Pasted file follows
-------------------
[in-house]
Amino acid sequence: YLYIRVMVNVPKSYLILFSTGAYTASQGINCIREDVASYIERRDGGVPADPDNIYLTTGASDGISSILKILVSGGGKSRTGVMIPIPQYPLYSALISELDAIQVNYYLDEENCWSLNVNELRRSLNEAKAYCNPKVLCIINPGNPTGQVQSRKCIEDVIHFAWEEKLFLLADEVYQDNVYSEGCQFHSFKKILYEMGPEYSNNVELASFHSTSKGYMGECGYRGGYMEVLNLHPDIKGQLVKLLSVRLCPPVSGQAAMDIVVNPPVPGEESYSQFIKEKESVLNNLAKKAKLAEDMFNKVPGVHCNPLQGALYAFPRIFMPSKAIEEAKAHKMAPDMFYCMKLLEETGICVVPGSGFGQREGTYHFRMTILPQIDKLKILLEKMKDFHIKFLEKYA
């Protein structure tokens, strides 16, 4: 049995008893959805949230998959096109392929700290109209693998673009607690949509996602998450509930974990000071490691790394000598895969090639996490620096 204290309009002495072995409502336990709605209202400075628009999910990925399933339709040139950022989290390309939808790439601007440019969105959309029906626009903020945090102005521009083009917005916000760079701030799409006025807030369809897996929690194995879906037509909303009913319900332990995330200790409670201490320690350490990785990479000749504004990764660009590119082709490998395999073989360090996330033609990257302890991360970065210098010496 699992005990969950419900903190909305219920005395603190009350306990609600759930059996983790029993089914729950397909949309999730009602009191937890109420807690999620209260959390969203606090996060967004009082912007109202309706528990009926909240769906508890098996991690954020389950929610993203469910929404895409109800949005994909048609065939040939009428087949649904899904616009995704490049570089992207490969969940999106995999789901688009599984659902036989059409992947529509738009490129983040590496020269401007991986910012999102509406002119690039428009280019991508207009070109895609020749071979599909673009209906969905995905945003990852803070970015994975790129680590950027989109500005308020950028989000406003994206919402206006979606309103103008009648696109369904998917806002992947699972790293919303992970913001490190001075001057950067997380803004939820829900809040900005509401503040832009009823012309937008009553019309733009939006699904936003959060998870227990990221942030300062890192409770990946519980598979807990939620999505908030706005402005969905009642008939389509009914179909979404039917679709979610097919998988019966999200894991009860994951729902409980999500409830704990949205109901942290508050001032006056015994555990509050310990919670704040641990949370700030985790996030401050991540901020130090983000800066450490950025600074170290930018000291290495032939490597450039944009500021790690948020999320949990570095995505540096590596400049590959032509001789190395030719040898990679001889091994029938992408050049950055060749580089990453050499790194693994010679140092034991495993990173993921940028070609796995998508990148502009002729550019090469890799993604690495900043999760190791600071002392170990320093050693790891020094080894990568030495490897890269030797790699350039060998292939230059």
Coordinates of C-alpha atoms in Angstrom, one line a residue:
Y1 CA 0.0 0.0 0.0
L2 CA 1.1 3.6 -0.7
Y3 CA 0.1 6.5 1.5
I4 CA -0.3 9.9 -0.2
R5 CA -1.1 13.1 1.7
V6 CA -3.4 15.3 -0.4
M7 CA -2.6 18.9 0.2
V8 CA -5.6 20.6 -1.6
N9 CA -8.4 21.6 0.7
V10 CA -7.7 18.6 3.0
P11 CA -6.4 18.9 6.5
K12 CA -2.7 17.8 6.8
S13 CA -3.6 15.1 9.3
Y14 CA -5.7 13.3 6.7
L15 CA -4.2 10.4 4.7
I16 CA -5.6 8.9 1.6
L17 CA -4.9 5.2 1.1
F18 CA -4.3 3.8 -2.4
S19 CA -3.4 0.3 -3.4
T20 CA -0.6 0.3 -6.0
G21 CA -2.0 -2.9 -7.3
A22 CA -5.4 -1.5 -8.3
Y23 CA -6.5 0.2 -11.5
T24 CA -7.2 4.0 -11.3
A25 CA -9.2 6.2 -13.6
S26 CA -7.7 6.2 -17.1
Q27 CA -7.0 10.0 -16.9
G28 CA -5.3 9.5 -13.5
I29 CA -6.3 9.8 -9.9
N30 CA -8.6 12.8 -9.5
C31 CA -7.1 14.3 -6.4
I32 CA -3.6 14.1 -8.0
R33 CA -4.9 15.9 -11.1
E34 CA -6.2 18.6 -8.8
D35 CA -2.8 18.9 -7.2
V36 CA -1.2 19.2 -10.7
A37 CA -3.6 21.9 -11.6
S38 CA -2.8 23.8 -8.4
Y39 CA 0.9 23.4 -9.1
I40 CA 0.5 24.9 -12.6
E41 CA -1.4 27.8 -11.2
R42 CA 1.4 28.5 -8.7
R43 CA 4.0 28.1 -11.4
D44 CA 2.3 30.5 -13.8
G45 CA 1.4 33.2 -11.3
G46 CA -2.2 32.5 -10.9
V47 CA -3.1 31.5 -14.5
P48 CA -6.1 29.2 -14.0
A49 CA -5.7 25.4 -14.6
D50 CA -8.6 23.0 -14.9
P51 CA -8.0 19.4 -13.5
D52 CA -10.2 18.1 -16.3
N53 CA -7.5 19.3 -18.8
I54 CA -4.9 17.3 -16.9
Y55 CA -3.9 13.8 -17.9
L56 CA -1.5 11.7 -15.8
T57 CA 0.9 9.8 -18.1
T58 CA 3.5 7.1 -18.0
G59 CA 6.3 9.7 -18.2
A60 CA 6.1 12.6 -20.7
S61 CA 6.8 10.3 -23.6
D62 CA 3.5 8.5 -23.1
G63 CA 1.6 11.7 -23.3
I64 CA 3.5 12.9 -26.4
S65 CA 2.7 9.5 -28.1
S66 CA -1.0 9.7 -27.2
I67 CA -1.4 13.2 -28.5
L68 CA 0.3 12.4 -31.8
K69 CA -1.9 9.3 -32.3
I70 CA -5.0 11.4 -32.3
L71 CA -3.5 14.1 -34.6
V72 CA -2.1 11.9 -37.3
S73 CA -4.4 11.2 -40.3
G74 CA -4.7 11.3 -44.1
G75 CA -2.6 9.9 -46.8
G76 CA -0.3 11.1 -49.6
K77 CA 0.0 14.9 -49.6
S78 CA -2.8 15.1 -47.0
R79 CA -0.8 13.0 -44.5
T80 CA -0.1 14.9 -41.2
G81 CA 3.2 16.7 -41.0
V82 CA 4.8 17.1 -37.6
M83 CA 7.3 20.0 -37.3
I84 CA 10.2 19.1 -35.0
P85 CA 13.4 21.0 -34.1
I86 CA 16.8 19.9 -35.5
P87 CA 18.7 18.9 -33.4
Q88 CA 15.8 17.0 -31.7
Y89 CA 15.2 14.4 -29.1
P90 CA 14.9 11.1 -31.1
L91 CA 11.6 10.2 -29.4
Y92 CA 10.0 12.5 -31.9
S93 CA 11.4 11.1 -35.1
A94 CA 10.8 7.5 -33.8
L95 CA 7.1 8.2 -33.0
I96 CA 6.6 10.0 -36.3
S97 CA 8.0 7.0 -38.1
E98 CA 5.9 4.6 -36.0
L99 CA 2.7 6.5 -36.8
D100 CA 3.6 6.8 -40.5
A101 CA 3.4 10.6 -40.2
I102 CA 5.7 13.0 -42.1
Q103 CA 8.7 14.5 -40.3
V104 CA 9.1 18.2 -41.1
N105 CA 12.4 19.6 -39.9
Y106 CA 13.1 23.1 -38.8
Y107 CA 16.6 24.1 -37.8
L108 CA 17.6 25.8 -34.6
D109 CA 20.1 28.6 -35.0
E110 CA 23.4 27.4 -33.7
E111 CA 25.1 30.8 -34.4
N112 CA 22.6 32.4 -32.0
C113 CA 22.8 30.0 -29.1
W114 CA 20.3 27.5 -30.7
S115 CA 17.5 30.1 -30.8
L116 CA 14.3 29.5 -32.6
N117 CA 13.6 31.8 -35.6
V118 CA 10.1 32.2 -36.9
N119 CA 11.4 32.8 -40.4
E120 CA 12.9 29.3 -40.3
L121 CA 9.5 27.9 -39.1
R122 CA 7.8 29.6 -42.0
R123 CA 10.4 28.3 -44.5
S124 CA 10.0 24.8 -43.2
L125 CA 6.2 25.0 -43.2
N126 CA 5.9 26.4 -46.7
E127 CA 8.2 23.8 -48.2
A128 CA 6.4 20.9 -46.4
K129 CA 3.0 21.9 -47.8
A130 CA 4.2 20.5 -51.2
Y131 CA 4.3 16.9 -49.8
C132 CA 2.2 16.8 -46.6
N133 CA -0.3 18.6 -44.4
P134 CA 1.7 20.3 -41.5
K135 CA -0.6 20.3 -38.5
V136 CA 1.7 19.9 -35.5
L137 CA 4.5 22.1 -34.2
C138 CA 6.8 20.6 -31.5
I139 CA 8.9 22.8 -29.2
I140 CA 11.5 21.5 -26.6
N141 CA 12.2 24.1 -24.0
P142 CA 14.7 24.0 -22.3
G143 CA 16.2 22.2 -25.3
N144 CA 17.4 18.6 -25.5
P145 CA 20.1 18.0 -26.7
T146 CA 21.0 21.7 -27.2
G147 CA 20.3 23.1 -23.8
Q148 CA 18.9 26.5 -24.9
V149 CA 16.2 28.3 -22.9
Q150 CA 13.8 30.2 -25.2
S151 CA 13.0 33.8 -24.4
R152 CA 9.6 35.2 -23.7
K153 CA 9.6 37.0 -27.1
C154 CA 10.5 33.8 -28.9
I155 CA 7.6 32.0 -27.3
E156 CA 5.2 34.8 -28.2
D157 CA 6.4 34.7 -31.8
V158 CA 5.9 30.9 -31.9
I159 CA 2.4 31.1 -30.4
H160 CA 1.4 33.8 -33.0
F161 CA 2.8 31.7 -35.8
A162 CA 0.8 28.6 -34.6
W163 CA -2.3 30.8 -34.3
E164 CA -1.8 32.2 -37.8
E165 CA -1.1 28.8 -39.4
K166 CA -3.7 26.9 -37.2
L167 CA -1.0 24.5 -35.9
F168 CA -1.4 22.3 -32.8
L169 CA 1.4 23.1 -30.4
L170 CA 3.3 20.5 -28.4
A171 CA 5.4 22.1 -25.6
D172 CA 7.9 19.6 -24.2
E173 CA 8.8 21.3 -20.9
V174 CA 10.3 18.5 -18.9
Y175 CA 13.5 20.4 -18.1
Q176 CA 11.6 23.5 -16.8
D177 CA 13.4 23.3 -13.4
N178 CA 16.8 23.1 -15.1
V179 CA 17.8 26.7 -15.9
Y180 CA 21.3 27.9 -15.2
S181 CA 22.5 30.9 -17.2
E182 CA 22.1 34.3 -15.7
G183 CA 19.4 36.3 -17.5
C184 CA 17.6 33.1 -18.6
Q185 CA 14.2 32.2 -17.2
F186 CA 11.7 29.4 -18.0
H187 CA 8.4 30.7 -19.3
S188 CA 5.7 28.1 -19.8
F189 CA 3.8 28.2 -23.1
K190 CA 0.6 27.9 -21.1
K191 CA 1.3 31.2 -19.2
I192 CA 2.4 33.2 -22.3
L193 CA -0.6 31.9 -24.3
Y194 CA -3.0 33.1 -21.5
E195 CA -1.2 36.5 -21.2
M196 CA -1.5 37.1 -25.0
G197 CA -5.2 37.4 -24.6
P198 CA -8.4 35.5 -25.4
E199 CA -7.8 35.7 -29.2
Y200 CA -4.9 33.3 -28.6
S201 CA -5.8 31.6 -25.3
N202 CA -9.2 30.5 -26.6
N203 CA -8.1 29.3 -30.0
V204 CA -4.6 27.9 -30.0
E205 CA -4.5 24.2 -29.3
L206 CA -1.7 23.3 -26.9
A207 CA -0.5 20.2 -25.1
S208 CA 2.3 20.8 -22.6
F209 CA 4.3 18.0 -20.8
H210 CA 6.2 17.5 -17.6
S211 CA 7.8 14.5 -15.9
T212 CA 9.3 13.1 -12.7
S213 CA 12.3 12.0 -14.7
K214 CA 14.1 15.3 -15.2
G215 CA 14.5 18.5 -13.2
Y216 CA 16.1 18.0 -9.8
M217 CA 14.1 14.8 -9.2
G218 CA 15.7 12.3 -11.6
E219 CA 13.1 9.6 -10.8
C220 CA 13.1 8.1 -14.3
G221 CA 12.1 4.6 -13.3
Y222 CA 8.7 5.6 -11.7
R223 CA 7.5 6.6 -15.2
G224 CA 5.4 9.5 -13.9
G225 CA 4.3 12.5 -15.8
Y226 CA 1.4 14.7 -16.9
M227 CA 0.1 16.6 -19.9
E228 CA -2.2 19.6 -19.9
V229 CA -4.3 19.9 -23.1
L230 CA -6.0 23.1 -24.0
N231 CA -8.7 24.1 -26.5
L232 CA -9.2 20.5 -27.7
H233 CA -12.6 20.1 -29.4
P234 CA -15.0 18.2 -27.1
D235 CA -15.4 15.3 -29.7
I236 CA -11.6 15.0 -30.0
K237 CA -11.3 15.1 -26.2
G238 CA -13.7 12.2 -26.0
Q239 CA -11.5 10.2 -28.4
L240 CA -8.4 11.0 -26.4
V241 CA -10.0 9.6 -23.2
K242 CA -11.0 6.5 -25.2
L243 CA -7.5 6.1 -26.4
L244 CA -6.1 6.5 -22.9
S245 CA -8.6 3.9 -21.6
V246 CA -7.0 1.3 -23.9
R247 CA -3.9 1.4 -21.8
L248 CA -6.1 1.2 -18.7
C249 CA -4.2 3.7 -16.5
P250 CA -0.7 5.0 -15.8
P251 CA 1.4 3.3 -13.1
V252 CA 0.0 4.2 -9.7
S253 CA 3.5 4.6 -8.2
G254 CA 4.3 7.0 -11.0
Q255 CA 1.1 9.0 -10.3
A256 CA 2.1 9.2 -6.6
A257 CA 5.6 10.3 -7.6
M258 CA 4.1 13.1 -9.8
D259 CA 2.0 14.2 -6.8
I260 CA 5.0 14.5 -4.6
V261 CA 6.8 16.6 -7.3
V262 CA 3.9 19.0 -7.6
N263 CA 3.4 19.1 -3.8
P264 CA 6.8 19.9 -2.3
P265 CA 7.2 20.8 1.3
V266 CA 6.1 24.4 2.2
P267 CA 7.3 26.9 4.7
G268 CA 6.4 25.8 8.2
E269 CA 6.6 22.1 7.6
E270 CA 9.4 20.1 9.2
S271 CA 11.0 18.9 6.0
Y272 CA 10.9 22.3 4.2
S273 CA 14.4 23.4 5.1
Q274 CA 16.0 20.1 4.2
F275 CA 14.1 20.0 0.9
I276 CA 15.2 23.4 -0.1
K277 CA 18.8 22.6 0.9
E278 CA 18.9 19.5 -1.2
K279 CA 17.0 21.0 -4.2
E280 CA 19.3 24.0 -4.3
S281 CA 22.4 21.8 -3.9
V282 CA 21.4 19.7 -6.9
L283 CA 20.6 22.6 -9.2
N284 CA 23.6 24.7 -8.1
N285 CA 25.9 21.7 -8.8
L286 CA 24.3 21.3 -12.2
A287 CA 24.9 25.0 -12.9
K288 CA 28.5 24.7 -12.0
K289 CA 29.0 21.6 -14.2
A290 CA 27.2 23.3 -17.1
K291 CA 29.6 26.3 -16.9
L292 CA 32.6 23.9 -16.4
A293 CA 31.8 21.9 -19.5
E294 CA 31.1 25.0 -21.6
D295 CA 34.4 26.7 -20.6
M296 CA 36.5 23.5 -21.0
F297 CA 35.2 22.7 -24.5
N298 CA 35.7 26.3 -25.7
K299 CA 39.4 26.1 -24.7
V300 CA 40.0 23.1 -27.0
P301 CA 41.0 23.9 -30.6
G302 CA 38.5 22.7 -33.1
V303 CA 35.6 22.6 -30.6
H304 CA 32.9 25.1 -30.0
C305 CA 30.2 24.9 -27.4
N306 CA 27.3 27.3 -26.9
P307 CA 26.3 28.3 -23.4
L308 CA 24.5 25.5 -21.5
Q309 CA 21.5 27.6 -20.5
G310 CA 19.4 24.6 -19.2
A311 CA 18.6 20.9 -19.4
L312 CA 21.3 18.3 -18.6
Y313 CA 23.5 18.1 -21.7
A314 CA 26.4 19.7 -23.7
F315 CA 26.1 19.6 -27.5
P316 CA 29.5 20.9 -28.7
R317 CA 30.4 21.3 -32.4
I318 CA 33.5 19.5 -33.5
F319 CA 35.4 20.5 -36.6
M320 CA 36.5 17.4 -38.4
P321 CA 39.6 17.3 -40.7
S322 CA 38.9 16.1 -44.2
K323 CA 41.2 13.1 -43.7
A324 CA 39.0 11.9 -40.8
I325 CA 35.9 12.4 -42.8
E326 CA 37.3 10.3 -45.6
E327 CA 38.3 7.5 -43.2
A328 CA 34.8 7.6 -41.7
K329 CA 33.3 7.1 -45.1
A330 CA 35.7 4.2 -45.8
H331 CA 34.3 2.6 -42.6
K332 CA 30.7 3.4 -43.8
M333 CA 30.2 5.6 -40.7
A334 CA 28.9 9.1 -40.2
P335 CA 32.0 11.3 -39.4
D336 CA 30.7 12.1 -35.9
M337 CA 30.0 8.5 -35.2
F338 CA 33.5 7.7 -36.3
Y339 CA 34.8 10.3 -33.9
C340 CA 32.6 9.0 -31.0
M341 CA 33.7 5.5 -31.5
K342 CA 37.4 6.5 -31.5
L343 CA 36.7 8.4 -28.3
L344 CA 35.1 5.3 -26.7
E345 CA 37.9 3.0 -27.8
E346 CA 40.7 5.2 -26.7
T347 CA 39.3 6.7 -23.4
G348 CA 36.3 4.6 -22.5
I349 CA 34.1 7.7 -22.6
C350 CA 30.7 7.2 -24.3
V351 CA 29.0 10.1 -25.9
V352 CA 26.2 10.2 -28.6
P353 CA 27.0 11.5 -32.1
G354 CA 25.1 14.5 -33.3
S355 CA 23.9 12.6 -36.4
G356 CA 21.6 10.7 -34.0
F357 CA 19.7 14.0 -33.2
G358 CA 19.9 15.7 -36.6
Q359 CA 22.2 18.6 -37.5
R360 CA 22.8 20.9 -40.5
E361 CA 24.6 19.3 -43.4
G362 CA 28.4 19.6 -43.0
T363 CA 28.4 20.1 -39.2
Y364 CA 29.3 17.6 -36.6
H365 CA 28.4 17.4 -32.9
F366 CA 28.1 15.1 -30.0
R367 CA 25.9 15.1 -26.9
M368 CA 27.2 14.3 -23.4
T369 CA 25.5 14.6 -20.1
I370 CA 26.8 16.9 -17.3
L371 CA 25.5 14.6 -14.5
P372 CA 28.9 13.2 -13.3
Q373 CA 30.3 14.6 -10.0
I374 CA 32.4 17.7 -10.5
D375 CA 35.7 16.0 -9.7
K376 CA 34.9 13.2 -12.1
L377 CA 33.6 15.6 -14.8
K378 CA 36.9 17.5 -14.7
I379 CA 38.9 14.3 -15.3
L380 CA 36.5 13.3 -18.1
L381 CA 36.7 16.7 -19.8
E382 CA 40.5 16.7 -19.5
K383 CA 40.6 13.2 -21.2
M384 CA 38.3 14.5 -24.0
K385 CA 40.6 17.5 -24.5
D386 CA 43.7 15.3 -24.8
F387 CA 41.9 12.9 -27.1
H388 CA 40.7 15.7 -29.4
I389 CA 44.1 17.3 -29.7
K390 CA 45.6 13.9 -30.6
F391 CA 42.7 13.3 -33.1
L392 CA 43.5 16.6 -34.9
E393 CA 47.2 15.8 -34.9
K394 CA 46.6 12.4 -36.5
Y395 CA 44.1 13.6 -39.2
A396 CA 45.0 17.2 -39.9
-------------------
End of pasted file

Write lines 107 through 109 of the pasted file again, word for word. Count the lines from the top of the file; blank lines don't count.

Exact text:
Q103 CA 8.7 14.5 -40.3
V104 CA 9.1 18.2 -41.1
N105 CA 12.4 19.6 -39.9